Note: As stated under the Source (above), I received this book for free from Gallery Books via NetGalley in exchange for my honest review (and trust me, honest is always what you’ll get).
Review: Horror is not a genre I read often. And maybe that’s why at the end of this book I was thinking…What did I just read? I’m starting to think that question is one I will always ask at the end of a horror novel. Because I did at the end of N0S4A2 by Joe Hill. And The Exorcist by William Peter Blatty. And pretty much after every horror movie I’ve ever watched (which is actually a LOT considering I don’t read a lot of horror – thanks stepdad #2 for dragging me and my young impressionable brain to drive-ins to see every horror movie made in the 70’s and 80’s). But it isn’t a bad “What did I just read?” It’s more of a contemplative, “this is compelling and I can’t stop thinking about it, but what is it really about” kind of thing. And I love books that make me question, make me think, that keep my brain whirring into the wee hours (I’m up anyway).
Now, I imagine there are subgenres of horror, and naturally I know nothing about them. But for me, this was almost absurdist. It isn’t the kind of horror that hits so close to home that you obsessively check to see if your doors are locked and sleep with the lights on for three weeks straight. It’s the kind of horror that brings the impossible to life in a grotesque and nightmarish kind of way. And I think it is that sense of impossibility, the fact that it strays so far from what most of us can imagine, that makes it somewhat absurdist in nature.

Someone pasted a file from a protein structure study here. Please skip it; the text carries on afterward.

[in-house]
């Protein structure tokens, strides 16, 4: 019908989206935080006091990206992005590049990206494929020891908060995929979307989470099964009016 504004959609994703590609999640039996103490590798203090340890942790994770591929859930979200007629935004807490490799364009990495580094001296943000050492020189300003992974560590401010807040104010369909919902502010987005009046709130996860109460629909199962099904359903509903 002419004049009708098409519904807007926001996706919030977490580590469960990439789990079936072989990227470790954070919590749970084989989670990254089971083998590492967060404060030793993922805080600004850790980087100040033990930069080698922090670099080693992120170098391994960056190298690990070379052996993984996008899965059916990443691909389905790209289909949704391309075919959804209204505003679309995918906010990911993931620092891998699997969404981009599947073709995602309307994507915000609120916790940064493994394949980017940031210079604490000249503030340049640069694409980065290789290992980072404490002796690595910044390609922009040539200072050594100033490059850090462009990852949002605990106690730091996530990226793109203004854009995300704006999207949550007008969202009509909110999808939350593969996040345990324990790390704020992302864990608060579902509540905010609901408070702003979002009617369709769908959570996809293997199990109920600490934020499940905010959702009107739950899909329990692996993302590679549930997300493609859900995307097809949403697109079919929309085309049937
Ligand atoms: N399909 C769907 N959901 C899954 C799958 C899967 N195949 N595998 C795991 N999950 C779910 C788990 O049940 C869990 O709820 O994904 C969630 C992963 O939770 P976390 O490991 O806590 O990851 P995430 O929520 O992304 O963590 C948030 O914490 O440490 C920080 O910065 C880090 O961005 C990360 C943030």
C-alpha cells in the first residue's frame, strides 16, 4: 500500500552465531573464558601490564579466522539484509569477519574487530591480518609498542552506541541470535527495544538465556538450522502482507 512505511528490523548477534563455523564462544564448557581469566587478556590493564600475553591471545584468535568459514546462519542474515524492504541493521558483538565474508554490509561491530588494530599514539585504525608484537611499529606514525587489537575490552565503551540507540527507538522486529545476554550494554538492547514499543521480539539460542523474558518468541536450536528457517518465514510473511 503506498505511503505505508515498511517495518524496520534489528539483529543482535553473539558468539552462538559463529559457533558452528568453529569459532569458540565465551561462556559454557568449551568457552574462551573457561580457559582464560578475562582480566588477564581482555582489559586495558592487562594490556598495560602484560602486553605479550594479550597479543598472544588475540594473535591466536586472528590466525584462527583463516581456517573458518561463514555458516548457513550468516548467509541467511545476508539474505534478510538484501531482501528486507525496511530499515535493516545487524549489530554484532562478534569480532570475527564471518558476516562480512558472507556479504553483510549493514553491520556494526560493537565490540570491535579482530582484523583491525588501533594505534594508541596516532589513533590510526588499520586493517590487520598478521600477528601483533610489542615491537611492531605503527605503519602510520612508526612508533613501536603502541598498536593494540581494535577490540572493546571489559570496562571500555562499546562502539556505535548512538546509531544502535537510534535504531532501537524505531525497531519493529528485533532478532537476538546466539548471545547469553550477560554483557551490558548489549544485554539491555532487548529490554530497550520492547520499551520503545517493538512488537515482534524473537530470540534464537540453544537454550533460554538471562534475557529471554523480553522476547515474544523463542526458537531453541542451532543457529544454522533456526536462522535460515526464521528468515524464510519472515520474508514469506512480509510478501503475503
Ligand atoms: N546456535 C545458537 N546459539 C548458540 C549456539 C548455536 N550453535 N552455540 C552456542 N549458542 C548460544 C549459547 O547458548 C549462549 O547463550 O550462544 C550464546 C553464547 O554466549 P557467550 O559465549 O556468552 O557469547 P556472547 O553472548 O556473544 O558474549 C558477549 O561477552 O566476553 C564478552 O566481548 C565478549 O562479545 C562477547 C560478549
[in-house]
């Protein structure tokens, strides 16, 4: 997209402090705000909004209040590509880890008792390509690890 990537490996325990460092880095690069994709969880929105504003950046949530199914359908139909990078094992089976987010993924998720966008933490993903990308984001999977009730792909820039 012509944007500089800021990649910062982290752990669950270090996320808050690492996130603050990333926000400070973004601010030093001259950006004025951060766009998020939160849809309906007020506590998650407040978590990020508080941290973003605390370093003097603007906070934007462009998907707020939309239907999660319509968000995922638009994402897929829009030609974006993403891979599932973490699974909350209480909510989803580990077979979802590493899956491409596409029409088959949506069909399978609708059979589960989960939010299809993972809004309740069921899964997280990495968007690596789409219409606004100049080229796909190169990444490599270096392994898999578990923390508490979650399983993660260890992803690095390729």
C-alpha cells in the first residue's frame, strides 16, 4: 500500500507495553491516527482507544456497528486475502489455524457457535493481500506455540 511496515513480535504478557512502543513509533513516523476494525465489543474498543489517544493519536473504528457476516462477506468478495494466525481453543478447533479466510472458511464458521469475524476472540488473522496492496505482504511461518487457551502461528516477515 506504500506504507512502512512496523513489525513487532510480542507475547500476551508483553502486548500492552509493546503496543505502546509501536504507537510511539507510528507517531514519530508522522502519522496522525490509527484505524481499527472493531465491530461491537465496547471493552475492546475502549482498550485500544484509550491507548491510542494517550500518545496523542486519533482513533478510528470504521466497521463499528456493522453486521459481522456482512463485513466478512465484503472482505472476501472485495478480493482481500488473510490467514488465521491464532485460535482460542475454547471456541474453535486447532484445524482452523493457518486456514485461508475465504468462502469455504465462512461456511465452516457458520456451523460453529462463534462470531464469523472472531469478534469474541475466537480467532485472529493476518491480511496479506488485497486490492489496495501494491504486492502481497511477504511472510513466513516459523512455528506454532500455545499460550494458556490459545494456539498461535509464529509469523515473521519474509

In the first few chapters, before I got to the more bizarre bits, I thought it felt like some Dean Koontz novels I’ve read (and I’m a big Koontz fan). Once it got to the more grotesque imagery, I immediately thought of Stephen King’s Creepshow, the movie, and even better…the comic book/graphic novel (which was utterly amazing, and which I read so many times I’m amazed it didn’t fall to pieces). In fact, I paused to find images of the comic book online so that I could enjoy it once more, and then returned to the book thinking – this needs more pictures. I would LOVE to see this book as a graphic novel. I’d buy it and read the crap out of it. Seriously.
The writing was good. The characters were intriguing, as was the storyline. The style was different. Not in a bad way, but it reminded me of something else that I can’t quite put my finger on, and I’m struggling to find the words to properly describe it. It was very matter of fact, unemotional, a little removed. But that doesn’t quite explain it either. The voice in this book is quite distinct, and it threw me at first, but ultimately I loved it. It just felt right.
Another thing worth noting it is does jump around in time, back and forth between then and now, and it can be a bit confusing at times, but it works.
I suspect I would do this book more justice if I were a horror aficionado, but as that is not the case, all I can say is: despite not being a self-proclaimed horror fan, I really enjoyed this book. It was entertaining, thought-provoking, well-developed, and made me nostalgic for similar works I enjoyed in my youth.
I’d definitely recommend it.